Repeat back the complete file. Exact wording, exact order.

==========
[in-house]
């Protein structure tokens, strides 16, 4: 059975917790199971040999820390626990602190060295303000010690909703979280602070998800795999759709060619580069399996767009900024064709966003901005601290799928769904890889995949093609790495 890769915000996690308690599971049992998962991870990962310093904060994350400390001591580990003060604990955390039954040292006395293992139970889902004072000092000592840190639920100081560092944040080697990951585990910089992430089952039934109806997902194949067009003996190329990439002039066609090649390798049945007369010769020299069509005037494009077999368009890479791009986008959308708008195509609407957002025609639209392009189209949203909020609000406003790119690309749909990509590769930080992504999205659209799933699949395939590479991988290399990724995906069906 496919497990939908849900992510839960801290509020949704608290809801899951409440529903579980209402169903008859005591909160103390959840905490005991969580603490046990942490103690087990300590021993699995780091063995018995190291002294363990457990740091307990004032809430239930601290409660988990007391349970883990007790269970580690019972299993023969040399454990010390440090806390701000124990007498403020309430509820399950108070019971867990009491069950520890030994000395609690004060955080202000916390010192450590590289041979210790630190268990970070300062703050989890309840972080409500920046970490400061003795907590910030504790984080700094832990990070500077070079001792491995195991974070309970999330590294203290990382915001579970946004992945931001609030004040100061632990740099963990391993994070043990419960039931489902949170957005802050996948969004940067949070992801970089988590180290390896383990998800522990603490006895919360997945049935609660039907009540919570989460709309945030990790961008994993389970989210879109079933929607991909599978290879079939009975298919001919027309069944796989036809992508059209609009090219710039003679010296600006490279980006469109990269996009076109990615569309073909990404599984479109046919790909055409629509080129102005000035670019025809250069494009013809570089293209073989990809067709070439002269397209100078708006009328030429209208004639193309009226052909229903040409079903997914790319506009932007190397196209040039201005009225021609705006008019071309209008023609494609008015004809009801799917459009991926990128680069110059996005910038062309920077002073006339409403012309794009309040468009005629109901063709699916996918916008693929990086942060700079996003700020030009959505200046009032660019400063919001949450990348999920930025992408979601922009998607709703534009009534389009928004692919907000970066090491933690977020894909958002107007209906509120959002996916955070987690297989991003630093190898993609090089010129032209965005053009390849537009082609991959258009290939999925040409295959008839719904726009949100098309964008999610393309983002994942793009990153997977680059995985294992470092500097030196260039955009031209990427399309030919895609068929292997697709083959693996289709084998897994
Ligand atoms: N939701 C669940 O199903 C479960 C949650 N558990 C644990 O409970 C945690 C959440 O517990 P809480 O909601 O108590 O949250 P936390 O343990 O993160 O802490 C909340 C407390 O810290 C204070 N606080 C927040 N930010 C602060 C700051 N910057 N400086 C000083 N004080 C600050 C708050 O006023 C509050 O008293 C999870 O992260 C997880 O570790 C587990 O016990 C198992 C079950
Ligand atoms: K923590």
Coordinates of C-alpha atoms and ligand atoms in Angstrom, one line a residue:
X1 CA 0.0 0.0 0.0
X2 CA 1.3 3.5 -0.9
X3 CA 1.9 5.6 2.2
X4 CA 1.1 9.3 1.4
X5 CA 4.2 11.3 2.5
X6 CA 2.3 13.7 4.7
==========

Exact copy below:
[in-house]
């Protein structure tokens, strides 16, 4: 059975917790199971040999820390626990602190060295303000010690909703979280602070998800795999759709060619580069399996767009900024064709966003901005601290799928769904890889995949093609790495 890769915000996690308690599971049992998962991870990962310093904060994350400390001591580990003060604990955390039954040292006395293992139970889902004072000092000592840190639920100081560092944040080697990951585990910089992430089952039934109806997902194949067009003996190329990439002039066609090649390798049945007369010769020299069509005037494009077999368009890479791009986008959308708008195509609407957002025609639209392009189209949203909020609000406003790119690309749909990509590769930080992504999205659209799933699949395939590479991988290399990724995906069906 496919497990939908849900992510839960801290509020949704608290809801899951409440529903579980209402169903008859005591909160103390959840905490005991969580603490046990942490103690087990300590021993699995780091063995018995190291002294363990457990740091307990004032809430239930601290409660988990007391349970883990007790269970580690019972299993023969040399454990010390440090806390701000124990007498403020309430509820399950108070019971867990009491069950520890030994000395609690004060955080202000916390010192450590590289041979210790630190268990970070300062703050989890309840972080409500920046970490400061003795907590910030504790984080700094832990990070500077070079001792491995195991974070309970999330590294203290990382915001579970946004992945931001609030004040100061632990740099963990391993994070043990419960039931489902949170957005802050996948969004940067949070992801970089988590180290390896383990998800522990603490006895919360997945049935609660039907009540919570989460709309945030990790961008994993389970989210879109079933929607991909599978290879079939009975298919001919027309069944796989036809992508059209609009090219710039003679010296600006490279980006469109990269996009076109990615569309073909990404599984479109046919790909055409629509080129102005000035670019025809250069494009013809570089293209073989990809067709070439002269397209100078708006009328030429209208004639193309009226052909229903040409079903997914790319506009932007190397196209040039201005009225021609705006008019071309209008023609494609008015004809009801799917459009991926990128680069110059996005910038062309920077002073006339409403012309794009309040468009005629109901063709699916996918916008693929990086942060700079996003700020030009959505200046009032660019400063919001949450990348999920930025992408979601922009998607709703534009009534389009928004692919907000970066090491933690977020894909958002107007209906509120959002996916955070987690297989991003630093190898993609090089010129032209965005053009390849537009082609991959258009290939999925040409295959008839719904726009949100098309964008999610393309983002994942793009990153997977680059995985294992470092500097030196260039955009031209990427399309030919895609068929292997697709083959693996289709084998897994
Ligand atoms: N939701 C669940 O199903 C479960 C949650 N558990 C644990 O409970 C945690 C959440 O517990 P809480 O909601 O108590 O949250 P936390 O343990 O993160 O802490 C909340 C407390 O810290 C204070 N606080 C927040 N930010 C602060 C700051 N910057 N400086 C000083 N004080 C600050 C708050 O006023 C509050 O008293 C999870 O992260 C997880 O570790 C587990 O016990 C198992 C079950
Ligand atoms: K923590």
Coordinates of C-alpha atoms and ligand atoms in Angstrom, one line a residue:
X1 CA 0.0 0.0 0.0
X2 CA 1.3 3.5 -0.9
X3 CA 1.9 5.6 2.2
X4 CA 1.1 9.3 1.4
X5 CA 4.2 11.3 2.5
X6 CA 2.3 13.7 4.7